School bans UberEats

West­lake Girls takes a stand against fast food de­liv­er­ies to school grounds.

Herald on Sunday - - WE SALUTE YOU - By Kelly Den­nett

New Zealand’s big­gest state girls’ school has banned UberEats and other fast food driv­ers from de­liv­er­ing food to stu­dents.

West­lake Girls High School has stopped de­liv­er­ies af­ter notic­ing driv­ers were com­ing on the grounds, vi­o­lat­ing its health and safety pol­icy of not hav­ing strangers on school prop­erty.

Af­ter tabling the is­sue at an ear­lier Board of Trustees meet­ing — whose panel in­cludes a stu­dent rep­re­sen­ta­tive — school prin­ci­pal Jane Stan­ley said a vote at the lat­est meet­ing agreed to an out­right ban.

“At the last board meet­ing, the board dis­cussed the is­sue of stu­dent food de­liv­er­ies and agreed that unau­tho­rised ven­dors com­ing into the school grounds did not com­ply with our health and safety pol­icy,” she said in a writ­ten state­ment.

“The board re­solved that unau­tho­rised ven­dors may not come on to the school grounds to de­liver food.

“Stu­dents are able to pur­chase food at the school can­teen and we are cur­rently look­ing at an on­line or­der op­tion.”

UberEats launched in Auck­land this year, de­liv­er­ing restau­rant-fresh food for a fee.

It didn’t re­spond to re­quests for com­ment, but pre­vi­ously said the app was only avail­able to peo­ple over the age of 18.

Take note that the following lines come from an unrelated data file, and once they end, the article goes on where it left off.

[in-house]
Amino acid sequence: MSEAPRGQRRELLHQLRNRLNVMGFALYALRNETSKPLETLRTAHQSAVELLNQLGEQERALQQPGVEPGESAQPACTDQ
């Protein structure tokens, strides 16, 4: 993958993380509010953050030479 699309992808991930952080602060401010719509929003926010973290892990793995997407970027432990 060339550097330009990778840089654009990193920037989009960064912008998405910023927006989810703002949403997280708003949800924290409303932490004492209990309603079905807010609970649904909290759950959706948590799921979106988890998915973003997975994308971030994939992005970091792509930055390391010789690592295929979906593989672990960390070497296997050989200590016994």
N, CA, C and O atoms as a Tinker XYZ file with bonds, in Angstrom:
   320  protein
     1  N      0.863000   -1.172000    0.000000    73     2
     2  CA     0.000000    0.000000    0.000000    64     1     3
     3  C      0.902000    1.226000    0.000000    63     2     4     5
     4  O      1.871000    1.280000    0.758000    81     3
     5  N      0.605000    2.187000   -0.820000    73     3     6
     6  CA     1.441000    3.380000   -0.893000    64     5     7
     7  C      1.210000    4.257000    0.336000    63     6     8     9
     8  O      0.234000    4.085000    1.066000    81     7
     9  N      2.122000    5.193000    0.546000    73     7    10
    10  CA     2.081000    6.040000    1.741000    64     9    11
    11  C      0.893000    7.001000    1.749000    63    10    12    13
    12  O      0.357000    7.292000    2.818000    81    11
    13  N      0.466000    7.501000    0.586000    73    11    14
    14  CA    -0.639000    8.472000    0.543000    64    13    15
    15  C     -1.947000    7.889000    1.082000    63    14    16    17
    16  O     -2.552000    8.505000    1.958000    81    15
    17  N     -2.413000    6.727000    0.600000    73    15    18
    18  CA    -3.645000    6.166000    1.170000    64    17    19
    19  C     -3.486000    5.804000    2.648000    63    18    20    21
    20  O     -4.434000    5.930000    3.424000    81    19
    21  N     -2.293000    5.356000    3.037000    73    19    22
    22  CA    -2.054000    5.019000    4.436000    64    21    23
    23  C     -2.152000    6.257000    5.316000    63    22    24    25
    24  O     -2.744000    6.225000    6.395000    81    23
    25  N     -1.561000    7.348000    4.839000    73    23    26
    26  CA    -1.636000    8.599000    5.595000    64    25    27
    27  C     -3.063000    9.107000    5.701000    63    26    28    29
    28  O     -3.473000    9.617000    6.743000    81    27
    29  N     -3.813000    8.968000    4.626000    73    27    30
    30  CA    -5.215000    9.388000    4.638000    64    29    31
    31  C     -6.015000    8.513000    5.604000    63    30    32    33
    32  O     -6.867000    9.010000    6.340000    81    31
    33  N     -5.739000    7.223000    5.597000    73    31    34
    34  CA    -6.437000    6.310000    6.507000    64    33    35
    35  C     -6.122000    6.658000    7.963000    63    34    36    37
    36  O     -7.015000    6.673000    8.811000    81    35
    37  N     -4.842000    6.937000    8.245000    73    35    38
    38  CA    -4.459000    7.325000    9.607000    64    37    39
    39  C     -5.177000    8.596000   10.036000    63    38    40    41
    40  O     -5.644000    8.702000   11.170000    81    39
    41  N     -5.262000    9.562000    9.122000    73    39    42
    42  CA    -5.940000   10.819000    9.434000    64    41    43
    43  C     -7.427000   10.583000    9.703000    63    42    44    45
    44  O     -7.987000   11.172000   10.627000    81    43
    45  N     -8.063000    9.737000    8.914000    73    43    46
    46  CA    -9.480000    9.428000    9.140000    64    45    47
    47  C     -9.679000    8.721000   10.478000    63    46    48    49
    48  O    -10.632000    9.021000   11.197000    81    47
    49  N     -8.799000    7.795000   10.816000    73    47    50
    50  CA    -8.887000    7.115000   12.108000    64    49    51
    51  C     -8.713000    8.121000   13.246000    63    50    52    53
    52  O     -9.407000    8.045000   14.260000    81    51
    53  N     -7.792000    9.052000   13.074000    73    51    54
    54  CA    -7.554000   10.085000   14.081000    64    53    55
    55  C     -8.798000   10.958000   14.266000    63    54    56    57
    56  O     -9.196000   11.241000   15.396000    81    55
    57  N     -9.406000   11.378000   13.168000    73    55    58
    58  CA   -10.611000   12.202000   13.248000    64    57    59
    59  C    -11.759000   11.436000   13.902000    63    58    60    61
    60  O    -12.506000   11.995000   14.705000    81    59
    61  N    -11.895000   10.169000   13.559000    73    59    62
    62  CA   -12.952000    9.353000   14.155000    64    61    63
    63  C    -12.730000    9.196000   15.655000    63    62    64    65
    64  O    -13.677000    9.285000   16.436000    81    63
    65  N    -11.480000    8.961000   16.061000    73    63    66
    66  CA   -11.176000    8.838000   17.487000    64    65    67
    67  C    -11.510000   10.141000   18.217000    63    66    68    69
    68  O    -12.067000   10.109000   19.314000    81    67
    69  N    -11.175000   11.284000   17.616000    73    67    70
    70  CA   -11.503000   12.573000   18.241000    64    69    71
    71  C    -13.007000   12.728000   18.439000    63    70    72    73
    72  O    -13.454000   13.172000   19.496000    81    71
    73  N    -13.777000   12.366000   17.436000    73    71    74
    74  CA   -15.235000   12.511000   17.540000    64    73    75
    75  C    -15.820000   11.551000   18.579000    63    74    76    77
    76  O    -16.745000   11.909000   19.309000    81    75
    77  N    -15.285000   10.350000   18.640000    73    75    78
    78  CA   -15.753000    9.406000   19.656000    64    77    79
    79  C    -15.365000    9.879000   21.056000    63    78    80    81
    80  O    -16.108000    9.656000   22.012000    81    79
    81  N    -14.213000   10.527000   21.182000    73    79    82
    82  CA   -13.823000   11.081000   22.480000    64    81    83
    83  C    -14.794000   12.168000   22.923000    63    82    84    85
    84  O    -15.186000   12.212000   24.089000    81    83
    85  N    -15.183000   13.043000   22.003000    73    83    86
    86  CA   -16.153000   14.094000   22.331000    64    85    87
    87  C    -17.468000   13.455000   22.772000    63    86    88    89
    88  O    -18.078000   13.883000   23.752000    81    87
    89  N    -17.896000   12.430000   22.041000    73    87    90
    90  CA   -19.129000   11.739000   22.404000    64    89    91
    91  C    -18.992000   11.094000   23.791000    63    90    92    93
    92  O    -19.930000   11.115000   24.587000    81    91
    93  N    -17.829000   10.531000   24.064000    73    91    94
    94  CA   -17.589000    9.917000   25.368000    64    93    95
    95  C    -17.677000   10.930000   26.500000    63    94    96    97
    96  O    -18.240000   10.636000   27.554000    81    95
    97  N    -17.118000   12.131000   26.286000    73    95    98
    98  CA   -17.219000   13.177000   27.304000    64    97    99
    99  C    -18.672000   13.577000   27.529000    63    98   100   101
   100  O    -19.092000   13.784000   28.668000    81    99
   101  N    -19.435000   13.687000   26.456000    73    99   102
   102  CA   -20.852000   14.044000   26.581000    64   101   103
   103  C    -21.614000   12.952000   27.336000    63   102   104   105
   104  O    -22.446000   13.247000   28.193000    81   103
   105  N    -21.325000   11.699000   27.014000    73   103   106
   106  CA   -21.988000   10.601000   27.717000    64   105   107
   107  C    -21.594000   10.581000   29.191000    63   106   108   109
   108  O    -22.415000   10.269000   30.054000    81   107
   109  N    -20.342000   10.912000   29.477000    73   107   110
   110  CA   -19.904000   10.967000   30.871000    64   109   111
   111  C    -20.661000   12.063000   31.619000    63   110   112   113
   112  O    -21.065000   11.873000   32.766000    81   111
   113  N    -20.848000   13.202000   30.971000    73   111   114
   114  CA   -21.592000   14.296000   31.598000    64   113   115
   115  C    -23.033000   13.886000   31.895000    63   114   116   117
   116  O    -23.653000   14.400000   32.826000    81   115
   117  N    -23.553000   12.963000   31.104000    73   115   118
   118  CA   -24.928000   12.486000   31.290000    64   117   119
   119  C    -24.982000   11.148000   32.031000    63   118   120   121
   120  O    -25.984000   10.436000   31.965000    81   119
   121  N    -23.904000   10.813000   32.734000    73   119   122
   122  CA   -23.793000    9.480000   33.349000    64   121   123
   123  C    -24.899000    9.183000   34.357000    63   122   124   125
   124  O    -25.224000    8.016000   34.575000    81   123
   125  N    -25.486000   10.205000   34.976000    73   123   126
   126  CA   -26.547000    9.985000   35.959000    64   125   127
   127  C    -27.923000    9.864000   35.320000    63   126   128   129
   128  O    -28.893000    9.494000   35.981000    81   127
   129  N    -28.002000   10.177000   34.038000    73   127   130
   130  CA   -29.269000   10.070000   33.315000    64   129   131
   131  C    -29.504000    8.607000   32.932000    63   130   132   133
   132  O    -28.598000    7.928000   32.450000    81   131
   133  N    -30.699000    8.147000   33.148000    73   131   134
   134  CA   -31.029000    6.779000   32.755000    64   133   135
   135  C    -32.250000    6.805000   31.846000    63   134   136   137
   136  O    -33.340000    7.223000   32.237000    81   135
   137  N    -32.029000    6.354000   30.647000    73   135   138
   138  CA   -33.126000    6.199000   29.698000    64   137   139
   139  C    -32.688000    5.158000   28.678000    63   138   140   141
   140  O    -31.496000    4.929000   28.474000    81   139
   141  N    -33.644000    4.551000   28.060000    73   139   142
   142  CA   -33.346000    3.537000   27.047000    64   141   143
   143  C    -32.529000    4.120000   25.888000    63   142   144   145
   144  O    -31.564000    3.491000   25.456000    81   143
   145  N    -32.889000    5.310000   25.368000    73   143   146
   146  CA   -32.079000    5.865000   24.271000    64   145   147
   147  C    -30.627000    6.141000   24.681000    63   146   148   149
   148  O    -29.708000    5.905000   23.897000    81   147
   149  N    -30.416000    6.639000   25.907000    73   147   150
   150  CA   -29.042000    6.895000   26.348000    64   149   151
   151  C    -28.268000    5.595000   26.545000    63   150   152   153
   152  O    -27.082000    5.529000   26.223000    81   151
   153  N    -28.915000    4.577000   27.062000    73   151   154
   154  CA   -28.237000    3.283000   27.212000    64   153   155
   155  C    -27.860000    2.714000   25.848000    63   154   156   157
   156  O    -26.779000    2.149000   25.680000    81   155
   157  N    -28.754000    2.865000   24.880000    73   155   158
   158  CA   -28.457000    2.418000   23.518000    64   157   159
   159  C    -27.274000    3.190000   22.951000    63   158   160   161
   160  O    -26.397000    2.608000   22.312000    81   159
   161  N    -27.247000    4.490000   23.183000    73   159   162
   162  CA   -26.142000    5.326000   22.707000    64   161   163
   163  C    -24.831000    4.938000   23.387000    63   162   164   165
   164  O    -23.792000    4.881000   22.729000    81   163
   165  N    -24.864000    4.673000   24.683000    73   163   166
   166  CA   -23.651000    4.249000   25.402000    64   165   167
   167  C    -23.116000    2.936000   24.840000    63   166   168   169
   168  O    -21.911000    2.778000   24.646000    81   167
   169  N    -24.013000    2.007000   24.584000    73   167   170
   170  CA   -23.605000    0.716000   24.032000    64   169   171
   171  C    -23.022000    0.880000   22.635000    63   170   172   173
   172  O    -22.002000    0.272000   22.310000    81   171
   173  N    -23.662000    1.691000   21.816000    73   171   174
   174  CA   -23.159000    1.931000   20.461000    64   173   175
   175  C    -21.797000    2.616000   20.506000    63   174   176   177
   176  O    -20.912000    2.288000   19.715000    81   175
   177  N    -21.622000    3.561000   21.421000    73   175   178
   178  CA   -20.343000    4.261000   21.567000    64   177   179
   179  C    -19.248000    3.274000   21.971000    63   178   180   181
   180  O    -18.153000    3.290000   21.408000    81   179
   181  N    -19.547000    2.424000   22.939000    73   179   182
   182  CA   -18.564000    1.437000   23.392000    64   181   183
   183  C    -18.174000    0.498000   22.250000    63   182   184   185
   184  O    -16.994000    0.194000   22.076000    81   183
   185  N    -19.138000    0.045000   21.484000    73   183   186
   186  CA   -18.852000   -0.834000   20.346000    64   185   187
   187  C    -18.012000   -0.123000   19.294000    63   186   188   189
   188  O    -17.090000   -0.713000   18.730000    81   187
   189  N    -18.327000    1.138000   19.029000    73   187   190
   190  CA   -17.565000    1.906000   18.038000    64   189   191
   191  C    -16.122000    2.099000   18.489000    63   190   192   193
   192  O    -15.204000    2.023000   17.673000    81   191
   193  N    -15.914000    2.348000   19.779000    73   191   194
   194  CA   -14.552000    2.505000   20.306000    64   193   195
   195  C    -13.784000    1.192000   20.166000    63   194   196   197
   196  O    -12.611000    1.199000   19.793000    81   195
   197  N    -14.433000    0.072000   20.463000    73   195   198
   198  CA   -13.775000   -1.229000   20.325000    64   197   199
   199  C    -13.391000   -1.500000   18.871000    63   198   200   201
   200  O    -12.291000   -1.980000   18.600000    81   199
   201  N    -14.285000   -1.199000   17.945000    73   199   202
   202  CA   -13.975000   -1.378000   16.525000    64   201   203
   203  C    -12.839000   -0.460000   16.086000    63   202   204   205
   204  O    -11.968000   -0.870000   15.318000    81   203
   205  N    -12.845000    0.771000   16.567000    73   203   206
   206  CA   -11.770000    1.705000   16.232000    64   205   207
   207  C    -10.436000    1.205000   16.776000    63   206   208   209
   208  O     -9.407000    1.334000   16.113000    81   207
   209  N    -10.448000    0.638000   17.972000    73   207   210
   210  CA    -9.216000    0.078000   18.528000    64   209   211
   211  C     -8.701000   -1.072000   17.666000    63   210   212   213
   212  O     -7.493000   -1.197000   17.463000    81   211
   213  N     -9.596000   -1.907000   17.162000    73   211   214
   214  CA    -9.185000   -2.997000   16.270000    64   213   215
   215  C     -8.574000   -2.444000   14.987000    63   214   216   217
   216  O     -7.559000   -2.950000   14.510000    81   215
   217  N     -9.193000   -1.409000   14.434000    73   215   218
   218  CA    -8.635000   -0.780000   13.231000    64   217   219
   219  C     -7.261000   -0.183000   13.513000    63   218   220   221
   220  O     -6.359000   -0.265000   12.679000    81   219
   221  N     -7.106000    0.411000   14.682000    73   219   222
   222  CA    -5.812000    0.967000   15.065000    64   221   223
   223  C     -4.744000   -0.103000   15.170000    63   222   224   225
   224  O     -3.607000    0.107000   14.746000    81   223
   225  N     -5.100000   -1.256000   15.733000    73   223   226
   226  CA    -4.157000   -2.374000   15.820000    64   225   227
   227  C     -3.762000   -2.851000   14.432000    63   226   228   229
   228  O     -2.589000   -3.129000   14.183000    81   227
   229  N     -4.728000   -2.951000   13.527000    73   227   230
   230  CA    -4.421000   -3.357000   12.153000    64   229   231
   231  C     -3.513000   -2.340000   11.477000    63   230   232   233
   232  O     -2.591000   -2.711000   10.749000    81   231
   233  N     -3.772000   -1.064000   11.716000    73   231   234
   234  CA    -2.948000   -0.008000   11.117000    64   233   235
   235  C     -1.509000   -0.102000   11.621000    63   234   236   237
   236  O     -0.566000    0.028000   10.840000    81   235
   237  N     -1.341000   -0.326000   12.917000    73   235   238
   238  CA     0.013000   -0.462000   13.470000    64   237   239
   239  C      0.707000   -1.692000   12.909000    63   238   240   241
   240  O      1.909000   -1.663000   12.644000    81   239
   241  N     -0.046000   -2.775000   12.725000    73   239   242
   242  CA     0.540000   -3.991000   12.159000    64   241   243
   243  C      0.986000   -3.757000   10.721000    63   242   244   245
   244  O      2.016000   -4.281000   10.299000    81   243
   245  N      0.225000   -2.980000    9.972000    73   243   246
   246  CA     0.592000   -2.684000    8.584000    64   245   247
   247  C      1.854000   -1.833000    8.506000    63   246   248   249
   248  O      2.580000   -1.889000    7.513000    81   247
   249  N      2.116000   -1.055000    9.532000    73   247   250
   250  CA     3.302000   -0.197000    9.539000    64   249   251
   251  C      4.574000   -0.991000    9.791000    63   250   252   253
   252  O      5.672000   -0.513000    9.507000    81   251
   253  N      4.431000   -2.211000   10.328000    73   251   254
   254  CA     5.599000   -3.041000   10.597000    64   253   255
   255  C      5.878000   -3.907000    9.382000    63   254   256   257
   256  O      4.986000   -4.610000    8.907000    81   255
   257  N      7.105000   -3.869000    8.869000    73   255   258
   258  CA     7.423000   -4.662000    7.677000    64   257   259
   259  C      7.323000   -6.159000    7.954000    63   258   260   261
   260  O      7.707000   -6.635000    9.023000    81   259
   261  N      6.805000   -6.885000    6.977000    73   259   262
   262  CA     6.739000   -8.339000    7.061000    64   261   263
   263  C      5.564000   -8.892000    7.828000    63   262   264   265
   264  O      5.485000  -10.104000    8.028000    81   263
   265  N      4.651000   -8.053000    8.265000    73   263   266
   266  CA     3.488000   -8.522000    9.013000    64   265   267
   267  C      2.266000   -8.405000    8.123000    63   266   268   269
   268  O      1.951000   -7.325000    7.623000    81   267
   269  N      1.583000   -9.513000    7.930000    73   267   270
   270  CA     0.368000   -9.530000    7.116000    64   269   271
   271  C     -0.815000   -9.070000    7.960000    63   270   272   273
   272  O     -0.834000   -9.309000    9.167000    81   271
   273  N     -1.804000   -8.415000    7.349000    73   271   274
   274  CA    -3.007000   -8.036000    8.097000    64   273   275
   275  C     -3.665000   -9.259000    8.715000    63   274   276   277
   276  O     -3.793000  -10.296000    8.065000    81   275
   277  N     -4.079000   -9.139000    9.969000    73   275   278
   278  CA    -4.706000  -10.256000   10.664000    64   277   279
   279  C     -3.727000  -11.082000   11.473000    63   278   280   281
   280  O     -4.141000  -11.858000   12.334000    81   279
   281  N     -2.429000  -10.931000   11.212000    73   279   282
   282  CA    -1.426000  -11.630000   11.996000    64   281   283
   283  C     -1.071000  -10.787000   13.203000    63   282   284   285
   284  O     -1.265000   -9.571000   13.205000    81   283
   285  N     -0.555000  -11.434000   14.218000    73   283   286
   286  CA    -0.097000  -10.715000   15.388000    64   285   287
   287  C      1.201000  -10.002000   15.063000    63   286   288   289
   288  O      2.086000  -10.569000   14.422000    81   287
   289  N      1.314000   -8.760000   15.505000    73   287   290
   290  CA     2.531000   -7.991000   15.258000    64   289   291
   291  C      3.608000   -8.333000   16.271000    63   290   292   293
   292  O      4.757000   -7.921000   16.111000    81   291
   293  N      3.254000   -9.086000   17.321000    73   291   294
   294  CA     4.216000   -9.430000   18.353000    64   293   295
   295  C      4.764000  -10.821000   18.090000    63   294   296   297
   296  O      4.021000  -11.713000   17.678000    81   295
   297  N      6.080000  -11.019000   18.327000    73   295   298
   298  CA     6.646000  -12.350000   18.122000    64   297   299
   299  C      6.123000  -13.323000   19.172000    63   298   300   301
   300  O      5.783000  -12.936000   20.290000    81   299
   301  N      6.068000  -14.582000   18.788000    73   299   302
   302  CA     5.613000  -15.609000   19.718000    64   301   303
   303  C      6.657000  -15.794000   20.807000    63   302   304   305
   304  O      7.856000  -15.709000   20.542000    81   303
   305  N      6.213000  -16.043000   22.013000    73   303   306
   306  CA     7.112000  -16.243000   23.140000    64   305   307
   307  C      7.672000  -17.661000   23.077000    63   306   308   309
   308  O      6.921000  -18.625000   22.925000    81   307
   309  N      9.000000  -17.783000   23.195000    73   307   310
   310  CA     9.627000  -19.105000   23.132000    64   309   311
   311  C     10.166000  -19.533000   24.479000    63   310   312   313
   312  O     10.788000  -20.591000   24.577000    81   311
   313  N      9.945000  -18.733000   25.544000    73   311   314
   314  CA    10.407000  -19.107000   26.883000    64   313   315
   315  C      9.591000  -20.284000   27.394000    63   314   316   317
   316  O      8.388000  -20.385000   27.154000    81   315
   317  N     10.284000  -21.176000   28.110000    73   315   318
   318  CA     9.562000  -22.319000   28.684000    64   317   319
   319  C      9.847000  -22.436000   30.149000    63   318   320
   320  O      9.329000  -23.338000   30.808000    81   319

UberEats driv­ers un­dergo crim­i­nal checks, and where tres­pass or­ders or bans were made against the com­pany, driv­ers were in­formed.

Sec­ondary Prin­ci­pals’ As­so­ci­a­tion pres­i­dent Mike Wil­liams said he had never heard of a school ban­ning UberEats or de­liv­ery driv­ers, and didn’t think it was an is­sue among other schools.

Across the ditch, how­ever, sev­eral sec­ondary schools in Aus­tralia have moved to ban UberEats, af­ter con­cerns about healthy eat­ing and se­cu­rity.

The school’s move has been praised by the Min­istry of Ed­u­ca­tion’s chief health and nutri­tion ad­viser, Pro­fes­sor Grant Schofield.

How­ever he warned the word “ban” could back­fire, and prompt stu­dents to buy treats out­side of school.

“But on the other hand, good on them for tak­ing a stand.

“The ev­i­dence is [par­tic­u­larly] strong that a good day’s eat­ing not only is good for health but is im­por­tant for learn­ing.”

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